For me, some of the best things in life have taken a long time to develop and nurture. My closest relationships are with people who have been willing to talk through the hard stuff, sometimes again and again (and again). At The Dale we endeavour to slowly build these type of friendships, the kind that last and as my friend says, might even leave you feeling like you can’t imagine your life without them.

 

 

 

 

Last night Dion and I joined friends at a concert. We were introduced to the music of Martyn Joseph many years ago and felt pleased to hear him live. The last song of the evening was “Kiss the World Beautiful”.

I have been thinking of the lyrics as I recall a conversation I had with a longtime friend yesterday at the drop-in who talked about how his desire to stop drinking can’t compete with his need to numb the pain. While I know I can’t, all I want to do is make it better.

I sang the song in my head this morning as I somehow managed to be present while someone died. I’m grateful to have been there, mindful of those who couldn’t be and quite honestly feeling as though I didn’t deserve the opportunity and experience. Gregory “Iggy” Spoon was absolutely surrounded by family and friends as he peacefully breathed his last breath.

Psalm 85 promises that one day “love and faithfulness [will] meet together; righteousness and peace [will] kiss each other”. I wait in hopeful expectation for things to be made right. I also acknowledge the beauty that was born yesterday and today: my friend chose detox and Iggy left this world loved and is now whole. Almost inaudibly i sing:

I want to kiss the world beautiful
I want to kiss the world fine
Shoulder to shoulder, cheek to cheek
That don’t sound much like a crime
I want to kiss the world beautiful
I have no name for this desire
I believe in light, but don’t know what to write
With the darkness drawing near
I want to kiss the world beautiful
Lay down this life I think I would
Give up my shoes and all of my views
Don’t know why just think I should
I want to kiss the world beautiful
Under the weight of all this earth
Sometimes it takes someone else’s life
To make us see what we are worth
I want to kiss the world beautiful
Dream but never fall asleep
Go up to God and say, do you have plans today?
Are you walking down my street?
I want to kiss the world beautiful
And not forget from where we came
There are losers and winners, saints and sinners
I hope we all end up the same
I want to kiss the world beautiful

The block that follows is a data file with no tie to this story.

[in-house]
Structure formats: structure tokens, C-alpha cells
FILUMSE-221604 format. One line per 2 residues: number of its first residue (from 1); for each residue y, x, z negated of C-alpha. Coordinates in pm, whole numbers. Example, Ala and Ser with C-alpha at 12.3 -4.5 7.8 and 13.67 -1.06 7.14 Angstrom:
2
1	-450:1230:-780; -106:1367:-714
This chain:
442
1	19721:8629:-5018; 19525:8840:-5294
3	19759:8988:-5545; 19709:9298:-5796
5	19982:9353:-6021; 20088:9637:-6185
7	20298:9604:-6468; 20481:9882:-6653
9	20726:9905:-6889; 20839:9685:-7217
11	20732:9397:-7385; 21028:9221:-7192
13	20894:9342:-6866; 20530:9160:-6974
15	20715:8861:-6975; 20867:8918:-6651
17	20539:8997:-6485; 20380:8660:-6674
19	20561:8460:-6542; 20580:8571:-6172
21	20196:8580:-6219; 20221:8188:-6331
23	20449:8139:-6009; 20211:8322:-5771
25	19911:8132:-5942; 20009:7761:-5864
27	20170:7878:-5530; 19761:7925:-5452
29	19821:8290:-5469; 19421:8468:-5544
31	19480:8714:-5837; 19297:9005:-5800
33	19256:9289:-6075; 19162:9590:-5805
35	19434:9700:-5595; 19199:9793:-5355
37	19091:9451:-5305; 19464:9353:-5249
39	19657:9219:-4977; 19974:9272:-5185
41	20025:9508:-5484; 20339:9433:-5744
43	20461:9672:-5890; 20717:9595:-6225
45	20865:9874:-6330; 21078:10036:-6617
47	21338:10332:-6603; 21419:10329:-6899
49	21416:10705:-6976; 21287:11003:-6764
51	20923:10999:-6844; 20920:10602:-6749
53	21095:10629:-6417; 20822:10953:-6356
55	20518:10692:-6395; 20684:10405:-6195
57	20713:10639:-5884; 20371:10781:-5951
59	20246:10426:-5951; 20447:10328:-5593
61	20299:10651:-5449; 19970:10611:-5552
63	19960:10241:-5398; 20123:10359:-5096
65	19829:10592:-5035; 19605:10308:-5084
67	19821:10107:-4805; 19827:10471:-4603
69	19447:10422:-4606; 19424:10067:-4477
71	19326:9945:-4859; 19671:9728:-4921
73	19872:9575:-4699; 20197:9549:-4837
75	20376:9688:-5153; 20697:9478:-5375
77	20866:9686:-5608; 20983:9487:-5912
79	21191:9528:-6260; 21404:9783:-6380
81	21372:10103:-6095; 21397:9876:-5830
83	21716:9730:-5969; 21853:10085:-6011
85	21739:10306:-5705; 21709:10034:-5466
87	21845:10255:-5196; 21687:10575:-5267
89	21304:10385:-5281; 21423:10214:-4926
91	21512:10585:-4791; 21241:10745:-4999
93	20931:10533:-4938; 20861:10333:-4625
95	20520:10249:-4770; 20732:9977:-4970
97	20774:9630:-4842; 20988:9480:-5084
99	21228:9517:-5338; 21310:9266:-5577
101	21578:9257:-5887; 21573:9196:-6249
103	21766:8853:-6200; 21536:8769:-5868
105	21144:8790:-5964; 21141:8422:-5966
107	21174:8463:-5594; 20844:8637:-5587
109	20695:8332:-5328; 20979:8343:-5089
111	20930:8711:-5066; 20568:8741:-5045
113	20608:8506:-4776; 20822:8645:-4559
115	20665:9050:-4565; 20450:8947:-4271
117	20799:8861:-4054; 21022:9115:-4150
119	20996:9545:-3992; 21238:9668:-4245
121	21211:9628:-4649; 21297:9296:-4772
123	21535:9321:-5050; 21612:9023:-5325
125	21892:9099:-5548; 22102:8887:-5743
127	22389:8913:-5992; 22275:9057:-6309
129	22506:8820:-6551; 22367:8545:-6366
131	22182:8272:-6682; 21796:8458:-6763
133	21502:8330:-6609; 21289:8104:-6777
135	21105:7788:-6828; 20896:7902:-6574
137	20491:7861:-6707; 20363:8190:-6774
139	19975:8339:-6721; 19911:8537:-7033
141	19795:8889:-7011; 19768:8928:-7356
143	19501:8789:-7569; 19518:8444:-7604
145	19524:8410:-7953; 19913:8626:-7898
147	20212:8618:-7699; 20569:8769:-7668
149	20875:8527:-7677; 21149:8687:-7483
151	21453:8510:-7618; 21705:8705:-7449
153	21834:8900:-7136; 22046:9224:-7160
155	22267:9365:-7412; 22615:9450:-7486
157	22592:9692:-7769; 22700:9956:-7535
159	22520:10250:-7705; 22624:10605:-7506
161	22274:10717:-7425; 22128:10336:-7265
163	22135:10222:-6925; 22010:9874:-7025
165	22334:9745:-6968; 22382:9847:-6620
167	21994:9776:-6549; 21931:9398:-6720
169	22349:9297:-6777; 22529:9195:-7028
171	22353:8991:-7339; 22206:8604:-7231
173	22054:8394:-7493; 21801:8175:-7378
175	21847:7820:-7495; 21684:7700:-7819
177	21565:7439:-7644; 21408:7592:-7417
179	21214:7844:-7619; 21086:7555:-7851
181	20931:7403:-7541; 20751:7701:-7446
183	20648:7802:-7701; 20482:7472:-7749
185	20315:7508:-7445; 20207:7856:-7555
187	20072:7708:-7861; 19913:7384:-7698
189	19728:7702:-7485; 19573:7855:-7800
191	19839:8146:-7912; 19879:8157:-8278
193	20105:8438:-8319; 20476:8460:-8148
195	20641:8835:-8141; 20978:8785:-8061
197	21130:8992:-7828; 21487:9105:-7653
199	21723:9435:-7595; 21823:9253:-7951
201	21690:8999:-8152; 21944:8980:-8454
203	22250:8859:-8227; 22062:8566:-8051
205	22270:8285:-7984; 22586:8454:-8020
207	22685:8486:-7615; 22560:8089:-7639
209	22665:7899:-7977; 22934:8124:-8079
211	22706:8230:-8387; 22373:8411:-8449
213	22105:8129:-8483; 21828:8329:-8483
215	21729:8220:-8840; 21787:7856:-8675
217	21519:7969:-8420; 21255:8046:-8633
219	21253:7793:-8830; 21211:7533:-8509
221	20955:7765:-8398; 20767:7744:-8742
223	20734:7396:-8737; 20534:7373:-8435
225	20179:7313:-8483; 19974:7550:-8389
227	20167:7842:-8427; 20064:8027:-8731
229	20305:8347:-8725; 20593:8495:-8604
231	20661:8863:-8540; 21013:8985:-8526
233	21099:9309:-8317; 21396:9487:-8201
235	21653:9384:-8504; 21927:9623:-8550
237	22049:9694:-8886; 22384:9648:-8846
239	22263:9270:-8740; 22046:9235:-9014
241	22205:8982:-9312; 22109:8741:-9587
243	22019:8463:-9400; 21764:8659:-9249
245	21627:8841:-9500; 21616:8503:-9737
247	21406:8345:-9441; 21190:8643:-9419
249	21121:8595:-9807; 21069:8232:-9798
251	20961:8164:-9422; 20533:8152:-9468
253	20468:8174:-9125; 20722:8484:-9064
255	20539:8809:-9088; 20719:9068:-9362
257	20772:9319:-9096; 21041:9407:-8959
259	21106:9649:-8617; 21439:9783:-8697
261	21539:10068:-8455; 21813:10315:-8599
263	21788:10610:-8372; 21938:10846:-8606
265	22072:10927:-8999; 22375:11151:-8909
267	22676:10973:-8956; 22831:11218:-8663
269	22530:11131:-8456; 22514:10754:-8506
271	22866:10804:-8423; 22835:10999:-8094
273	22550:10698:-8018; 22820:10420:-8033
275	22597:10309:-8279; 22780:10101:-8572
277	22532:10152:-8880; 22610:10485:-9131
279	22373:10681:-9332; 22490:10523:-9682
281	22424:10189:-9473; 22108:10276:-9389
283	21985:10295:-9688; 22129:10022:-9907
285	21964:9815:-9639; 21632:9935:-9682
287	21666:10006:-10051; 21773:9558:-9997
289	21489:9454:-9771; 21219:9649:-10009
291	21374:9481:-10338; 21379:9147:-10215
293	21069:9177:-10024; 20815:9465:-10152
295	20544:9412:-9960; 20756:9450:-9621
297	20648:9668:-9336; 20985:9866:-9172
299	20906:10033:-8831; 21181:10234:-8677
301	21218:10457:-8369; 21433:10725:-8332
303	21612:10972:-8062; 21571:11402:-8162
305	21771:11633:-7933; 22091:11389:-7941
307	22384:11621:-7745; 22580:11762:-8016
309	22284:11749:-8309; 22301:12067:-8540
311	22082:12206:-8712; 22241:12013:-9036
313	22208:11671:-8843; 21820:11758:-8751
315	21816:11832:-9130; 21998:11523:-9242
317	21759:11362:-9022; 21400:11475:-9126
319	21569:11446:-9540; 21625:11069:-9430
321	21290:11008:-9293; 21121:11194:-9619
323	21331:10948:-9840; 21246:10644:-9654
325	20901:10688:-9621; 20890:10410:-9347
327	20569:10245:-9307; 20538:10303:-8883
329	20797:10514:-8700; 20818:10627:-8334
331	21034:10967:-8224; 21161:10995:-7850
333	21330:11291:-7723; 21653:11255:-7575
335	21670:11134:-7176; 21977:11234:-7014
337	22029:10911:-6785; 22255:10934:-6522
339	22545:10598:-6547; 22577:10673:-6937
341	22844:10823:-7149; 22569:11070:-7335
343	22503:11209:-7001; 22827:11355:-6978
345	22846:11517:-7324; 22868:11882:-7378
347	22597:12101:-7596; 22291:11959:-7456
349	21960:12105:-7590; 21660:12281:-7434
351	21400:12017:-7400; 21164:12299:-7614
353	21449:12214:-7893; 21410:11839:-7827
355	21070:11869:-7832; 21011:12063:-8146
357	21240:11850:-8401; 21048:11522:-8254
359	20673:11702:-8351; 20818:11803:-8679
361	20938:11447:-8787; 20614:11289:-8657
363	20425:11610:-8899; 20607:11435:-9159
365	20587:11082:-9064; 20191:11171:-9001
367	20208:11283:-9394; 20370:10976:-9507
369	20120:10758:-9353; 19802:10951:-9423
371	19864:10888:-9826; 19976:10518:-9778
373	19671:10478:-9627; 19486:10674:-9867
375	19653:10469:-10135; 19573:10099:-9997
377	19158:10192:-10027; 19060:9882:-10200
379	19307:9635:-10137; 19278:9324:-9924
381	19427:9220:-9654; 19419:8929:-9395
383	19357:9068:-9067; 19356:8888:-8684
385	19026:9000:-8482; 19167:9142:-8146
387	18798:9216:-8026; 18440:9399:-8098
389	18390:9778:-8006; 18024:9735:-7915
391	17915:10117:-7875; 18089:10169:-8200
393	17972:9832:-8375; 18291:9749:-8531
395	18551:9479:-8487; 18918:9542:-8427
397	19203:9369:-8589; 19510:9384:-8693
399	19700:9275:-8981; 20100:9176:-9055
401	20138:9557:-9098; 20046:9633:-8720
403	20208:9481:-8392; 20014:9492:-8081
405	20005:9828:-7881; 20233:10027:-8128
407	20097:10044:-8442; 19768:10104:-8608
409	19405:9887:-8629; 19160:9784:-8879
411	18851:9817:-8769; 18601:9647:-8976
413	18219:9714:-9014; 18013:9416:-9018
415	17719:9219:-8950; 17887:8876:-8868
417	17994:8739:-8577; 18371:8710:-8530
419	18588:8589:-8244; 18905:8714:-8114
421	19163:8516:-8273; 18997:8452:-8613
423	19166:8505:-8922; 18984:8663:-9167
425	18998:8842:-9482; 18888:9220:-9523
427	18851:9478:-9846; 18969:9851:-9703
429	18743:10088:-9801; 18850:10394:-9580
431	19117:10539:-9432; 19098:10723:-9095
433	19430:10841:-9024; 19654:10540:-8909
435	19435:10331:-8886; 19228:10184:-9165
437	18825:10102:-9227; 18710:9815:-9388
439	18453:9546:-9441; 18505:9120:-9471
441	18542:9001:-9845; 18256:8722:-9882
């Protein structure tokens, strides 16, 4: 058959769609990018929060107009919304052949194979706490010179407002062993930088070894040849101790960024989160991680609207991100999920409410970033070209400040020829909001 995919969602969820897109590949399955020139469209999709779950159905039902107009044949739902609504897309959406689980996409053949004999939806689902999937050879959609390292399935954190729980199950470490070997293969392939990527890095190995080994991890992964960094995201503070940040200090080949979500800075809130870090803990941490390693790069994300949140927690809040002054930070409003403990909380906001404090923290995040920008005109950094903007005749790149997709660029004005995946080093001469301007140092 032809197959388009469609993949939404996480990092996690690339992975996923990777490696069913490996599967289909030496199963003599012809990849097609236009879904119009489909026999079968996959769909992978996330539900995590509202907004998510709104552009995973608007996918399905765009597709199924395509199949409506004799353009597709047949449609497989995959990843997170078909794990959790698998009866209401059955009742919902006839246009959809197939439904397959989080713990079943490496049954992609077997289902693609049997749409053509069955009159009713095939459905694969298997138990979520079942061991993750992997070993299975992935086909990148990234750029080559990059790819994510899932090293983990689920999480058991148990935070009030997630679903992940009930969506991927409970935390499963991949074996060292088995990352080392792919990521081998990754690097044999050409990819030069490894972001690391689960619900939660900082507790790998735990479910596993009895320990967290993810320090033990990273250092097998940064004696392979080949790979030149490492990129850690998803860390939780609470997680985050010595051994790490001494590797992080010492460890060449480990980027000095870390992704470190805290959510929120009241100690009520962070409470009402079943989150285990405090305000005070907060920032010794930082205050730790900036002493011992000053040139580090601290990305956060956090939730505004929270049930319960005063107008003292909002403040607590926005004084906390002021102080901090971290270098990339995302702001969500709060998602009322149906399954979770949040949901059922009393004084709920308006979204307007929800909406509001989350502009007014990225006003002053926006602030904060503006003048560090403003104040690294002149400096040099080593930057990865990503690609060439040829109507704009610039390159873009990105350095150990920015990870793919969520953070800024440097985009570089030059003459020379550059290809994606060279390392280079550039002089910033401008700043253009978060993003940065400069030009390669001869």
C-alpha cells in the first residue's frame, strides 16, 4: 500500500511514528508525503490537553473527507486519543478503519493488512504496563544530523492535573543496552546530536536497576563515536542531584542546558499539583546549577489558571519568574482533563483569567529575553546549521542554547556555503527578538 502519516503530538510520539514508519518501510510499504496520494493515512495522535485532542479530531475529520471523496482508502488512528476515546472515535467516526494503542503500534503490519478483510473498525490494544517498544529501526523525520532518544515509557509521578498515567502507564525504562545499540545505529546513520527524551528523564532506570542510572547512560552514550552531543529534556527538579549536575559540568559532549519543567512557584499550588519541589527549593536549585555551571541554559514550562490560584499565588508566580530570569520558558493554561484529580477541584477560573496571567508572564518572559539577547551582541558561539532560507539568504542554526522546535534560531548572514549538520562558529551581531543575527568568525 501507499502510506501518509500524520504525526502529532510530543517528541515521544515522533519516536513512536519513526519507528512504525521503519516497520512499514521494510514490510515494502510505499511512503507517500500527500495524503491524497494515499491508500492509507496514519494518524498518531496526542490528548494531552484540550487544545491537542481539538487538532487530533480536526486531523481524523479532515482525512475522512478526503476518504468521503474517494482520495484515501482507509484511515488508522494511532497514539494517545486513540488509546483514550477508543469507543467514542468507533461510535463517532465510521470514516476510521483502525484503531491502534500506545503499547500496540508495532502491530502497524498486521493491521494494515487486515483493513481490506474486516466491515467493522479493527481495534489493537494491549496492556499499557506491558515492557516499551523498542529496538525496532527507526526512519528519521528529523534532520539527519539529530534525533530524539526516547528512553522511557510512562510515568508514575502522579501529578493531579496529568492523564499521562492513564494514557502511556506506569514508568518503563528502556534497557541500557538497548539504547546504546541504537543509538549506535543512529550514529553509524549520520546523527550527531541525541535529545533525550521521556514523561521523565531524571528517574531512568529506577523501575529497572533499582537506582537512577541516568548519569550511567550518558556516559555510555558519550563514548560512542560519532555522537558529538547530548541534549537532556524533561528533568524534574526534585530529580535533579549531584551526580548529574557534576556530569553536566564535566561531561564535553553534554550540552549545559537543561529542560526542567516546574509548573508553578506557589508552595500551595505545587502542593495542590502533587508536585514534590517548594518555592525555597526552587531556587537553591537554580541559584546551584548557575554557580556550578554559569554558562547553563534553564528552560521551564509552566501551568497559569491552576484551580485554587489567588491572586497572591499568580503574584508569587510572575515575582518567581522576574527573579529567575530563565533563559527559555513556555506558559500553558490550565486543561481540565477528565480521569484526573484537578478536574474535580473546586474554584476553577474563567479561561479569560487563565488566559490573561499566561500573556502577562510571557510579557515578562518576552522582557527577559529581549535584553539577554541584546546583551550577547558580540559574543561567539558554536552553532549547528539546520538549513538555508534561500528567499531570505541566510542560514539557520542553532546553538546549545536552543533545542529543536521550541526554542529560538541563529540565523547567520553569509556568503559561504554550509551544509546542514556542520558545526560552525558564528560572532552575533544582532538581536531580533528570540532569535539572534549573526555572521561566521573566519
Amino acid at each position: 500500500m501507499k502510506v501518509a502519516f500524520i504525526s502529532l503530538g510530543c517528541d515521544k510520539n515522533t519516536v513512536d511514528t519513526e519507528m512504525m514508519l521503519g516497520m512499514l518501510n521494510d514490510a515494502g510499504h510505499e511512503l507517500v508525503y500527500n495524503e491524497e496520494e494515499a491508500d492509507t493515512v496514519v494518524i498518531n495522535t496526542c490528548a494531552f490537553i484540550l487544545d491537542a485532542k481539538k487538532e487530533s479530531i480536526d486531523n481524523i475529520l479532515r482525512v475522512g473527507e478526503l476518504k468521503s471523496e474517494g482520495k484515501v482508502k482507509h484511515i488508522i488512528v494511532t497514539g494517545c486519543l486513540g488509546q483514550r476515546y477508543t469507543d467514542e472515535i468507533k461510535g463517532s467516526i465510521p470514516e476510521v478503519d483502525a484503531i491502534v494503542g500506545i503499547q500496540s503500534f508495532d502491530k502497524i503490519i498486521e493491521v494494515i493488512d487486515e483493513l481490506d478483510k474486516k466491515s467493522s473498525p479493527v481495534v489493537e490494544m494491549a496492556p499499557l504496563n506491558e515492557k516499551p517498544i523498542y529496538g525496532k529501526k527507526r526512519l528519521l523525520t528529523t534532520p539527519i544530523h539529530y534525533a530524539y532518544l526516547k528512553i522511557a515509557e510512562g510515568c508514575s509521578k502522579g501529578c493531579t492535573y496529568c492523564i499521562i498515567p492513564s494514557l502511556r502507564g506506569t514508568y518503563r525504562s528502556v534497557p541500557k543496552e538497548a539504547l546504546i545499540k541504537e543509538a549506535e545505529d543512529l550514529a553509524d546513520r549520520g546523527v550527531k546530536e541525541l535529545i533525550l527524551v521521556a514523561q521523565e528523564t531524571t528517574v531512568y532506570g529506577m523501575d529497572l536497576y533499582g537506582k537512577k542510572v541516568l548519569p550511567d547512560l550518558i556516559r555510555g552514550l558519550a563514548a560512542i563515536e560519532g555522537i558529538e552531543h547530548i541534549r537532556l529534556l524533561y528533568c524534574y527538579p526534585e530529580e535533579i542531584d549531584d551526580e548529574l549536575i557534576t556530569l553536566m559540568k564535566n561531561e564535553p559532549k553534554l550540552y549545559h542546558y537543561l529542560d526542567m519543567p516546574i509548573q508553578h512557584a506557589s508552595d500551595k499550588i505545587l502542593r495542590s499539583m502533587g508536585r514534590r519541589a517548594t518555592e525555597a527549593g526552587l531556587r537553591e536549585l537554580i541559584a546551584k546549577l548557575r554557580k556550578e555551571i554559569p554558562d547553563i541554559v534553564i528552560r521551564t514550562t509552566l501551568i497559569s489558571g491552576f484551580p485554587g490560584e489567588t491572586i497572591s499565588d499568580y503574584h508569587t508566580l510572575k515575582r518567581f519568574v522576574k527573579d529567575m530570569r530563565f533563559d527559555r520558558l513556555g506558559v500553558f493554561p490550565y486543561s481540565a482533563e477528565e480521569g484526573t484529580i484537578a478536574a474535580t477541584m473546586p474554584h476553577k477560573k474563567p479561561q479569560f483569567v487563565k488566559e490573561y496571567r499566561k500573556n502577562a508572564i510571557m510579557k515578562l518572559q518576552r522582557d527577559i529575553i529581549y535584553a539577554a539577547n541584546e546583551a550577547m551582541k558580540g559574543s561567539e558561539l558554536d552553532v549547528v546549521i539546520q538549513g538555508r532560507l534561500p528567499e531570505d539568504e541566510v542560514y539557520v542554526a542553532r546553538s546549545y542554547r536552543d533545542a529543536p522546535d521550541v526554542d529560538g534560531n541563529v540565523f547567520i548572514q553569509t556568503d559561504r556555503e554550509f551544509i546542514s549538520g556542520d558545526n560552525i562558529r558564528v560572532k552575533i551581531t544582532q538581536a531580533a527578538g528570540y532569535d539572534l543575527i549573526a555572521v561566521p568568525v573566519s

I want to kiss your lips tonight
Sometimes it’s just more important to love

Last week I received a very lovely gift on the occasion of my birthday: a book full of encouragement from a beautiful collection of people in my life. One entry, from a Parkdale friend, said: “When Erinn isn’t smiling, she’s crying…”. This made me laugh out loud (through the tears). She’s right, I have very active tear ducts.

I went through a period when I wanted to temper my tears. I sometimes felt exhausted by the shear force of them. I attempted to will myself to not cry, to hold in that which so freely flowed. It sort of worked. I think I learned more about where my emotion was coming from. In some cases it exposed unhealthy behaviour and patterns in my life. It also made me realize that there is something very precious about crying and that I need not dry myself out.

One of the Bronte sisters once wrote, “But smiles and tears are so alike with me, they are neither of them confined to any particular feelings”. This resonates with me. Tears are a way for me to express my grief, regret, anger, embarrassment, joy and pride. I can laugh so hard that tears stream down my face, and then when no one else finds what I find funny, I tearfully laugh even more (this happens a lot). Occasionally I cry for what seems like no apparent reason until I realize that a smell or some other sense has triggered an old memory. I routinely weep over injustice.

Though sometimes I feel like a crazy mess, I know that crying has a cleansing quality to it. I quite often feel like I need to let myself weep so that I can take a deep breath and keep going. I’m grateful too for friends who know me and accept me as I am, including my friend who says it like it is: when I’m not smiling, I’m crying. Ha.